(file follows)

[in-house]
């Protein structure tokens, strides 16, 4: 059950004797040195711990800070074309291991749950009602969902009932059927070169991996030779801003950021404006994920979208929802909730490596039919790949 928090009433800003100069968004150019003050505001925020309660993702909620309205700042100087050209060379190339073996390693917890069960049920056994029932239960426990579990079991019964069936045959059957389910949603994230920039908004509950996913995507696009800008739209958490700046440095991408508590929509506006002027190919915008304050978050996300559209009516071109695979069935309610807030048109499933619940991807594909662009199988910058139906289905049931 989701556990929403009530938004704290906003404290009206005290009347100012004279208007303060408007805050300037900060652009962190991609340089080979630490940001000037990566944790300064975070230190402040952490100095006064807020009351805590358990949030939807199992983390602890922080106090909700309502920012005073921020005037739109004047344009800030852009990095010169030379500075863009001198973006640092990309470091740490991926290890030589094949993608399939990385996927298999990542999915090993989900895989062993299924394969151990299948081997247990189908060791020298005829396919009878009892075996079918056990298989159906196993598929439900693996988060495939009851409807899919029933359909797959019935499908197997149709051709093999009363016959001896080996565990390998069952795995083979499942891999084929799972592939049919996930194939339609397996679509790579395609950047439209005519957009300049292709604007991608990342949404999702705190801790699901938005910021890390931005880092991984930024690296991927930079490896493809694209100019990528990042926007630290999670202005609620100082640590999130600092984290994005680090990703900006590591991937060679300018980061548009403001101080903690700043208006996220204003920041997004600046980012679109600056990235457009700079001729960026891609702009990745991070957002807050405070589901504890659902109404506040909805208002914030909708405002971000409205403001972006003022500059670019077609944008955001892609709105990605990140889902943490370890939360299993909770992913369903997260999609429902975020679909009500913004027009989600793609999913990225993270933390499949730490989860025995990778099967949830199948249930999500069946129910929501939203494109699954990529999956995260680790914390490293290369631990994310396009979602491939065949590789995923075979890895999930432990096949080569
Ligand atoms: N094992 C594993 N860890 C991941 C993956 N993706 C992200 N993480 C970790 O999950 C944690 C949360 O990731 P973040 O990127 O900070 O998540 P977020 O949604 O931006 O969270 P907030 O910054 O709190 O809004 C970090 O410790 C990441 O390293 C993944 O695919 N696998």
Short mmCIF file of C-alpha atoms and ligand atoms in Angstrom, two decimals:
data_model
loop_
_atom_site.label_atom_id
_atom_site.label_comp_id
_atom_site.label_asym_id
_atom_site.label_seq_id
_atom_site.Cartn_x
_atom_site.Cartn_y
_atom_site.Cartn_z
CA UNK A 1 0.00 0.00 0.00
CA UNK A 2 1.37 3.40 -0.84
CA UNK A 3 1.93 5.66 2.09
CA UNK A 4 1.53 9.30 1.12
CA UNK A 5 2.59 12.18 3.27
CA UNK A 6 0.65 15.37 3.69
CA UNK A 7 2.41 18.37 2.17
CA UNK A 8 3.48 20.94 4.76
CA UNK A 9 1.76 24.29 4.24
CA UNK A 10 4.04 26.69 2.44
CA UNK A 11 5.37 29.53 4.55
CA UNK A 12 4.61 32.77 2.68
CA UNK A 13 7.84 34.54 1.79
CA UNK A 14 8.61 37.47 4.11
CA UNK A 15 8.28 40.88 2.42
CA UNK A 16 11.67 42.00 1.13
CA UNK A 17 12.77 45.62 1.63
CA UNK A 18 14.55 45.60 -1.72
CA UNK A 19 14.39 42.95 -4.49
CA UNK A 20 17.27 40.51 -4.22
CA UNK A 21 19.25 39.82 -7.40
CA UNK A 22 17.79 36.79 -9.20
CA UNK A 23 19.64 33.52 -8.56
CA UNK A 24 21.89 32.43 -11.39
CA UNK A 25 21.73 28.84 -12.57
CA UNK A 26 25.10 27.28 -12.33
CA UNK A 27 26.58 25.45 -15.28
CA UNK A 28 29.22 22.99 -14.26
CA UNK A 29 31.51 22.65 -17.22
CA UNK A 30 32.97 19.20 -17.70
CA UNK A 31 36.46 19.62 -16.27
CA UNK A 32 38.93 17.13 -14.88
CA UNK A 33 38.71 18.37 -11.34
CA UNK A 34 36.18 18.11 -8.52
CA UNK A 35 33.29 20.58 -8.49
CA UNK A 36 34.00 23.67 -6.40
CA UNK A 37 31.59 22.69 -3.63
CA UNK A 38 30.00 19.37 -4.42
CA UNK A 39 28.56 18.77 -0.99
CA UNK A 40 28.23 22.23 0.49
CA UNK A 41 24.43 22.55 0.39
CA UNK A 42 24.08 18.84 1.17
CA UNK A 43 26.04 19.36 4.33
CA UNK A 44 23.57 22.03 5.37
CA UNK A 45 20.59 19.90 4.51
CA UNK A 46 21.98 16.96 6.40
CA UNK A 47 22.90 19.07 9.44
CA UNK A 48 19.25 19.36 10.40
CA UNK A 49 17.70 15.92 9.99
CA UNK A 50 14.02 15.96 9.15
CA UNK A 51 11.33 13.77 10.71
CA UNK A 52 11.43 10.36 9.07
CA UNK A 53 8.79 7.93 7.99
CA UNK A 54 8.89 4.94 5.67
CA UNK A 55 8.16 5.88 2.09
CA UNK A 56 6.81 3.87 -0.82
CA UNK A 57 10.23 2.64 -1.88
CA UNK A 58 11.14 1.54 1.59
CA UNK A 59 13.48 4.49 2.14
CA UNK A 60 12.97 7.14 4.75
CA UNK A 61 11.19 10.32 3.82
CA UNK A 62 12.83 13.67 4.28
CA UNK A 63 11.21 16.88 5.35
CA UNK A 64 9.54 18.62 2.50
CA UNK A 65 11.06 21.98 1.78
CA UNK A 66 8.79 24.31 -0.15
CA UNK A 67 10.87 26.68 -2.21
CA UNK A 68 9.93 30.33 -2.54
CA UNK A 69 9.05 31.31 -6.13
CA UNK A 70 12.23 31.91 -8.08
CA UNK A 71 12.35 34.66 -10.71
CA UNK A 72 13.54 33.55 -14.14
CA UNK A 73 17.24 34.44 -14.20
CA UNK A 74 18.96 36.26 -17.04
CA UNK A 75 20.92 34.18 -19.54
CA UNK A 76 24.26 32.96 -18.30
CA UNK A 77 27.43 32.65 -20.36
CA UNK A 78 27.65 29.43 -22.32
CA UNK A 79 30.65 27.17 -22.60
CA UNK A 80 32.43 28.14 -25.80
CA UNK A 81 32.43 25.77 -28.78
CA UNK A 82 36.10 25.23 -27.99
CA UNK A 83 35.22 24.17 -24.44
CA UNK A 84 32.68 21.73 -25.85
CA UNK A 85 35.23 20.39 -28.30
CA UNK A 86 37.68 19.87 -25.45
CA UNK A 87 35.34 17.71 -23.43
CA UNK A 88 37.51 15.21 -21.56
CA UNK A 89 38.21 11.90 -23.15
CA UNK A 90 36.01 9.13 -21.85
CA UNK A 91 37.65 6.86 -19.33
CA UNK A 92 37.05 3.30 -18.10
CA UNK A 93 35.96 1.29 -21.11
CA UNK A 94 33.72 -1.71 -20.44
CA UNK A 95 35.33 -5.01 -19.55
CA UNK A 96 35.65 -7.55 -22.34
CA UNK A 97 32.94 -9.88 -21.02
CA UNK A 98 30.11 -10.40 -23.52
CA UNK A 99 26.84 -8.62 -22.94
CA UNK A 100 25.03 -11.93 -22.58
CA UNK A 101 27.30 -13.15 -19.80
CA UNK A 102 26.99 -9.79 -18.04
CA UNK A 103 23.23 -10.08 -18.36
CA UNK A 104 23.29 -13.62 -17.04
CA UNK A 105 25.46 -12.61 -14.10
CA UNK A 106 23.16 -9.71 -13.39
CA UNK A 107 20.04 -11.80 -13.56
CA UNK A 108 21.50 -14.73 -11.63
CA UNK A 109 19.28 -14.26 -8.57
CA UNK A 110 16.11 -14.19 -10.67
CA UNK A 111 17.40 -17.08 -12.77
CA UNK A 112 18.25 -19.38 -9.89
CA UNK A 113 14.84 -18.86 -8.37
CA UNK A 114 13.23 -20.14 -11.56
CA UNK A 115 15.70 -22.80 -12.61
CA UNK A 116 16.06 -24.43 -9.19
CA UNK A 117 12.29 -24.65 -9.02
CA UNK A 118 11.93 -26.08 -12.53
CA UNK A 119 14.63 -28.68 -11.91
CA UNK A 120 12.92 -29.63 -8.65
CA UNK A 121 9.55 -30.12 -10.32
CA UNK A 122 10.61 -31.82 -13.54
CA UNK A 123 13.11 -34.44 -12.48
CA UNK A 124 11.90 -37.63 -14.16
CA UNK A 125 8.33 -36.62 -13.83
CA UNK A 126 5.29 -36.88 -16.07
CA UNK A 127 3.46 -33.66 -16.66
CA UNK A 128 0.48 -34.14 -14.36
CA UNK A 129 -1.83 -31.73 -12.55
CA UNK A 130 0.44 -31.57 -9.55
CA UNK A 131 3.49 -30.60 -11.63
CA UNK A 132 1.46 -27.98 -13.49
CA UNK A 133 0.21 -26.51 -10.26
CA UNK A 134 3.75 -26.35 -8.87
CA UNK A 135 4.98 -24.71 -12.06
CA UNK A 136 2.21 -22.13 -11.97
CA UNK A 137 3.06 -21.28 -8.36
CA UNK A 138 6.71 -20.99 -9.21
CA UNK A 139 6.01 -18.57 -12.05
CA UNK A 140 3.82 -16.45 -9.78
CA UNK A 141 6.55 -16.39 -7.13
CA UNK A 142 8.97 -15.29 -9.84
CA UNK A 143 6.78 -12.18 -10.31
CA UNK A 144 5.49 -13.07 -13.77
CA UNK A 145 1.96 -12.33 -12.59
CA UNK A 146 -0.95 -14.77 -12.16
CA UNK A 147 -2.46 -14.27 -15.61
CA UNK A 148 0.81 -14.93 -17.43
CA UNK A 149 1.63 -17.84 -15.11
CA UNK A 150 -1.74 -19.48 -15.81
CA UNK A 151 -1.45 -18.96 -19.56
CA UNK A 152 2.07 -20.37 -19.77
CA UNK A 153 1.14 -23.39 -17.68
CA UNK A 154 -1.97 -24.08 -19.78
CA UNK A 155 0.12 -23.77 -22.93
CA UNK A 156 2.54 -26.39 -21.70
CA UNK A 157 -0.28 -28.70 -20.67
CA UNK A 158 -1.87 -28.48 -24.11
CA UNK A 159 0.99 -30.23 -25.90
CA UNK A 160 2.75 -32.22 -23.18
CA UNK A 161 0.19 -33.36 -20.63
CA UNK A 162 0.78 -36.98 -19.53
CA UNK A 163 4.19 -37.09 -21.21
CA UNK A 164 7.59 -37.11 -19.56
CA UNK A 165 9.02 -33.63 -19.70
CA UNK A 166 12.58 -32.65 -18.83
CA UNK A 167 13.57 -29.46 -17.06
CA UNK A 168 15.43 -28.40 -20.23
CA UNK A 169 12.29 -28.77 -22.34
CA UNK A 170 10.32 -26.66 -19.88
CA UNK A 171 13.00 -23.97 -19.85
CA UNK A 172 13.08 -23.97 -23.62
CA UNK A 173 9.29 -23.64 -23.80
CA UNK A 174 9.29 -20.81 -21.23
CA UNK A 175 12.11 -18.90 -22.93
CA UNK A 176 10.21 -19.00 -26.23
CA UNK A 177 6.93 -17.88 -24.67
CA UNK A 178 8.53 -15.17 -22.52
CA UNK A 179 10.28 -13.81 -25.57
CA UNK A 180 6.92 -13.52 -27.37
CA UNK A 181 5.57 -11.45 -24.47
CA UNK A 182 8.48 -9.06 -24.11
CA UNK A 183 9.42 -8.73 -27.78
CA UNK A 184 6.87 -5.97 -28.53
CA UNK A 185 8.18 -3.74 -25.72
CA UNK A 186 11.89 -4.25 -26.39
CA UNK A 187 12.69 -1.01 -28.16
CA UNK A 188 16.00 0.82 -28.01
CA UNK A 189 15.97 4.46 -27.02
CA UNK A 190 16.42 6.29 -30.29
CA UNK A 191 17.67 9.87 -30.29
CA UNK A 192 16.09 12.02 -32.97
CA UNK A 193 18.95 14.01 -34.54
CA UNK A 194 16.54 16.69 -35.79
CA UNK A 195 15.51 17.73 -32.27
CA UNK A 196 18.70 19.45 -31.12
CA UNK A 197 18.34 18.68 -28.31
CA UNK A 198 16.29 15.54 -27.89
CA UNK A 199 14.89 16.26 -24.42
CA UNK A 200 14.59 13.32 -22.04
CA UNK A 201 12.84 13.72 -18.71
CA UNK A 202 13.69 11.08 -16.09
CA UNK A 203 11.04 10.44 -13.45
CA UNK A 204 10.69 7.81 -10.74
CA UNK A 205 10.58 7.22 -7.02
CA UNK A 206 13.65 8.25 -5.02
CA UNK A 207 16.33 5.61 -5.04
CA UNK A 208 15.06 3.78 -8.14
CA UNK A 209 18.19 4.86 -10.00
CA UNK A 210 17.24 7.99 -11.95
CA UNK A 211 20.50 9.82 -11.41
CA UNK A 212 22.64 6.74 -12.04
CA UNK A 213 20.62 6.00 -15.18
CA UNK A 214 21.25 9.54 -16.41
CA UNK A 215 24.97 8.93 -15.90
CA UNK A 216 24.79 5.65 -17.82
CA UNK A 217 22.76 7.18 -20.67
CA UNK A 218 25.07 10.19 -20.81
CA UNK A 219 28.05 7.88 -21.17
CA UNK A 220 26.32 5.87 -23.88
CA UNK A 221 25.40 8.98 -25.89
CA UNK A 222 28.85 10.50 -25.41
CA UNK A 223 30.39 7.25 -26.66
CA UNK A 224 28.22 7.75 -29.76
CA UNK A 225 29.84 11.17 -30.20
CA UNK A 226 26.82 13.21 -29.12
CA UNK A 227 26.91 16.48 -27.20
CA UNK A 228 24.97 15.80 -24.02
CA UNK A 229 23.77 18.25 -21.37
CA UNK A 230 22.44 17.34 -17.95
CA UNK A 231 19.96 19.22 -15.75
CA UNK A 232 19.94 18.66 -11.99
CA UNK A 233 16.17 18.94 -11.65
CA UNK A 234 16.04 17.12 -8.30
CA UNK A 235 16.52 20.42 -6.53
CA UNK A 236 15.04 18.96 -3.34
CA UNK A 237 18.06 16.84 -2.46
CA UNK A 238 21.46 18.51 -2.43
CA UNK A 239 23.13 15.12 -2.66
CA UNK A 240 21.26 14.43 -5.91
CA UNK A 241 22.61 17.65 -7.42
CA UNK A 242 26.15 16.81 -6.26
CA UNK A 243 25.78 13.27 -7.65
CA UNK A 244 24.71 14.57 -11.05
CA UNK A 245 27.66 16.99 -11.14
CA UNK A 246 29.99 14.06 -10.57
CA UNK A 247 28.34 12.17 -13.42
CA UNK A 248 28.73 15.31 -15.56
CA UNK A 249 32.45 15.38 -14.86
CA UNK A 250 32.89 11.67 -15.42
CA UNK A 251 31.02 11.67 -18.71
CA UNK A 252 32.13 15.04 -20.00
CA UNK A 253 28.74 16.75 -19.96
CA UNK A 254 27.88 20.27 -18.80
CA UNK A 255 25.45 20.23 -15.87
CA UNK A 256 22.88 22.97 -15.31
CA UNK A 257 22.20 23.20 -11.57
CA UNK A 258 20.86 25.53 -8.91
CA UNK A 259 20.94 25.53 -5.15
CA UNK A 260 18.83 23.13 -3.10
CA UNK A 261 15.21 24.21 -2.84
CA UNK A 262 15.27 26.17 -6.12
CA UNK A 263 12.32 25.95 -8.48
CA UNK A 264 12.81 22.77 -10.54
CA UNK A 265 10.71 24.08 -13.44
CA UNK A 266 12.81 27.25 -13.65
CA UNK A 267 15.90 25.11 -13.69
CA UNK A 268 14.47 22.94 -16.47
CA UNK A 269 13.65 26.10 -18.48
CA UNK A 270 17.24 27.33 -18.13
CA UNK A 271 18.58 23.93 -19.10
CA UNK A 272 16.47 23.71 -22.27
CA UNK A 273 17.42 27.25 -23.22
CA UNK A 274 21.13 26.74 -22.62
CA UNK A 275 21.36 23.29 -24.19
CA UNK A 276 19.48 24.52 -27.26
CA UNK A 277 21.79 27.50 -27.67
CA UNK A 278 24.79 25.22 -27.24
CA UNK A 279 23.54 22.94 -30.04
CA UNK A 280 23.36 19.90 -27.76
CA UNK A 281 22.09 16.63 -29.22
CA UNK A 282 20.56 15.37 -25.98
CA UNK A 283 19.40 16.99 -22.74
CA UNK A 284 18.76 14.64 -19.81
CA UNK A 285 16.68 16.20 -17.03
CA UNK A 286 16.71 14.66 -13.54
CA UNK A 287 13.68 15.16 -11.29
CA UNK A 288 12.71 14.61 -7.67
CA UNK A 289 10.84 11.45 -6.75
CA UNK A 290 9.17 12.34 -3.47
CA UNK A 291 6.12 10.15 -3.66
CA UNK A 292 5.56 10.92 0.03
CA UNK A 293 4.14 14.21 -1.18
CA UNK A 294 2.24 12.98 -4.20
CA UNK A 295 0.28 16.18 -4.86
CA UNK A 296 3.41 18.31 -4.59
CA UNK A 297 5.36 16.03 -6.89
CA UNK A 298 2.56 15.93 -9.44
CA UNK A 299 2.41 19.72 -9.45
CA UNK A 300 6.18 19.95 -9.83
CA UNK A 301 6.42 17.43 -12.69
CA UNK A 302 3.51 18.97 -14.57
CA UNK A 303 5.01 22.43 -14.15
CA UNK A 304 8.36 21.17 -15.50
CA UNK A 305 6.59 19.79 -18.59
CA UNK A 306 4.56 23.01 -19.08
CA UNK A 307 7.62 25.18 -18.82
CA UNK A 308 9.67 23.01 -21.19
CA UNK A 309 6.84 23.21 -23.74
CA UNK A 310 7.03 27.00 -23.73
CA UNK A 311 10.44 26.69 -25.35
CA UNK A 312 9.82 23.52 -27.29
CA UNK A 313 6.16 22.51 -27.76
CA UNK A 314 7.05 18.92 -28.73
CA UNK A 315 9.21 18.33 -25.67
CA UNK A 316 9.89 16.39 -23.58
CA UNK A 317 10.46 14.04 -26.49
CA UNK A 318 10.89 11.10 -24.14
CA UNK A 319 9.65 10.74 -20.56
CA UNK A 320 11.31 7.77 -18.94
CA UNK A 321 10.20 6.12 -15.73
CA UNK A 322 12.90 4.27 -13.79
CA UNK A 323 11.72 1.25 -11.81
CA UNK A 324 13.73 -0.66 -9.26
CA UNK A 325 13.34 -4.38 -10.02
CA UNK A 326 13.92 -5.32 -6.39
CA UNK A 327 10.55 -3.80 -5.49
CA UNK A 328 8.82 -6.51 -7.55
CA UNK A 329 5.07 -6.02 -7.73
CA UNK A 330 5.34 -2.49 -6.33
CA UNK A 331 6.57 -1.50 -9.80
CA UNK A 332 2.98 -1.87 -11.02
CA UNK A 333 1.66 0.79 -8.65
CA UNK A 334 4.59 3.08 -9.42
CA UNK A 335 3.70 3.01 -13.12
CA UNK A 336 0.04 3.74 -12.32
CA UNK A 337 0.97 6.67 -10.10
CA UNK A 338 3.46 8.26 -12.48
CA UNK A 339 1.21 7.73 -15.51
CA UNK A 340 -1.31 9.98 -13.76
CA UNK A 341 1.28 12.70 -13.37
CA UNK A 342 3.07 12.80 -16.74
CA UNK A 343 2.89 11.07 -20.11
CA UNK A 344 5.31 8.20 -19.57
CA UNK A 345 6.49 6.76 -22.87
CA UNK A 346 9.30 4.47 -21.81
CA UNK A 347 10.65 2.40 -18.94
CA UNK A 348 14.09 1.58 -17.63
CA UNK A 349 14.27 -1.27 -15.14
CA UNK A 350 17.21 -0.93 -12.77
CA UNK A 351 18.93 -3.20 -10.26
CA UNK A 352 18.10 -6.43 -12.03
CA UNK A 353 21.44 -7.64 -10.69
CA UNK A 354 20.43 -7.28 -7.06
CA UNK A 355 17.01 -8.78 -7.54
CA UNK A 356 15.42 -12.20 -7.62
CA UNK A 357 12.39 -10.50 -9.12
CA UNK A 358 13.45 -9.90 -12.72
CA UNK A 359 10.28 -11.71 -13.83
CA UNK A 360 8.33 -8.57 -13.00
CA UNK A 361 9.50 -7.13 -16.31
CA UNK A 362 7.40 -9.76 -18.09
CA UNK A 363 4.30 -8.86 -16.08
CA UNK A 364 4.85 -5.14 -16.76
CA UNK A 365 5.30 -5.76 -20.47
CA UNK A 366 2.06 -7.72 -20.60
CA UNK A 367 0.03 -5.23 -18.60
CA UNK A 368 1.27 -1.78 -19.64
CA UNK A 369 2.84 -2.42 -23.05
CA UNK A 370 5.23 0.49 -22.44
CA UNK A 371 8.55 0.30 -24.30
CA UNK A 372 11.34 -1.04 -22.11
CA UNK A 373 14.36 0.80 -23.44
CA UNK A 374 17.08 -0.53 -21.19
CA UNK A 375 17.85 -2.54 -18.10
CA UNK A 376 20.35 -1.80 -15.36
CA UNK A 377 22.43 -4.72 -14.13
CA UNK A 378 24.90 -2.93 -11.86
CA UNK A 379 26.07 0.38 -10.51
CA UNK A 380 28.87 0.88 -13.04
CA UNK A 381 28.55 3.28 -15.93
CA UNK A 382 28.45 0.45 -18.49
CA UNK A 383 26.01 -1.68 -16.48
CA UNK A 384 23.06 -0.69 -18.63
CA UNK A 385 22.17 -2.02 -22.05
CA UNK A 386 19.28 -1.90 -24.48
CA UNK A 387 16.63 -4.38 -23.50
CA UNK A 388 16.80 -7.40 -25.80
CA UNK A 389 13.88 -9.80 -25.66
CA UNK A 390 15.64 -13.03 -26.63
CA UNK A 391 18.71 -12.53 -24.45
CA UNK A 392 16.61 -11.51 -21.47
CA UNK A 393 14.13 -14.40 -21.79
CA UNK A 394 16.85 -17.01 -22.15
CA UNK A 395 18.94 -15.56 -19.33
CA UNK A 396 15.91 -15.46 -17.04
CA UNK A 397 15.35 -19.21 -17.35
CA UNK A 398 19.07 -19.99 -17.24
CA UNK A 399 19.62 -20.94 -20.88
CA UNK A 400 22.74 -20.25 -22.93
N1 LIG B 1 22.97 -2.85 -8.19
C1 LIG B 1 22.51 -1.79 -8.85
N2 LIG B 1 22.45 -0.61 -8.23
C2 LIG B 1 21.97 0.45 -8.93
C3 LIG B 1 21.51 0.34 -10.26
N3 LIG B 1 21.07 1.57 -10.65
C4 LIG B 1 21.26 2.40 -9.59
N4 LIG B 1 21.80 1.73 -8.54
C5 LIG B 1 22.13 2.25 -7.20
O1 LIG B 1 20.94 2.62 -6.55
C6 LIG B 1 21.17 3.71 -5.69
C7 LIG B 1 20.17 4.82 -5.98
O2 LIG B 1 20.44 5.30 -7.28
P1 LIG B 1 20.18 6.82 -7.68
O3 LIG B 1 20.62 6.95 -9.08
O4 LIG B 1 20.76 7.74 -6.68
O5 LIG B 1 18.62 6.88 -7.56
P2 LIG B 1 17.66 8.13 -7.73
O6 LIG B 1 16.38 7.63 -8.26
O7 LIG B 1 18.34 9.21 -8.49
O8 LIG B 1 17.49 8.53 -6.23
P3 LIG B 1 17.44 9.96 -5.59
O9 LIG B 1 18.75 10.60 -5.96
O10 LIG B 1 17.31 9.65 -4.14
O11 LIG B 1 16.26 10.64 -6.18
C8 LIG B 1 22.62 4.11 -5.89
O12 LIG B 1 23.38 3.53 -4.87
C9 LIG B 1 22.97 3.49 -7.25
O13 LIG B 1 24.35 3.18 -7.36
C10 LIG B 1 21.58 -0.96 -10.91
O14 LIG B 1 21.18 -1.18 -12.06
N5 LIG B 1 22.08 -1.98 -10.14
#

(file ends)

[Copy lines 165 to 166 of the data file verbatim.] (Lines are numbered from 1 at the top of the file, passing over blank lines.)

CA UNK A 152 2.07 -20.37 -19.77
CA UNK A 153 1.14 -23.39 -17.68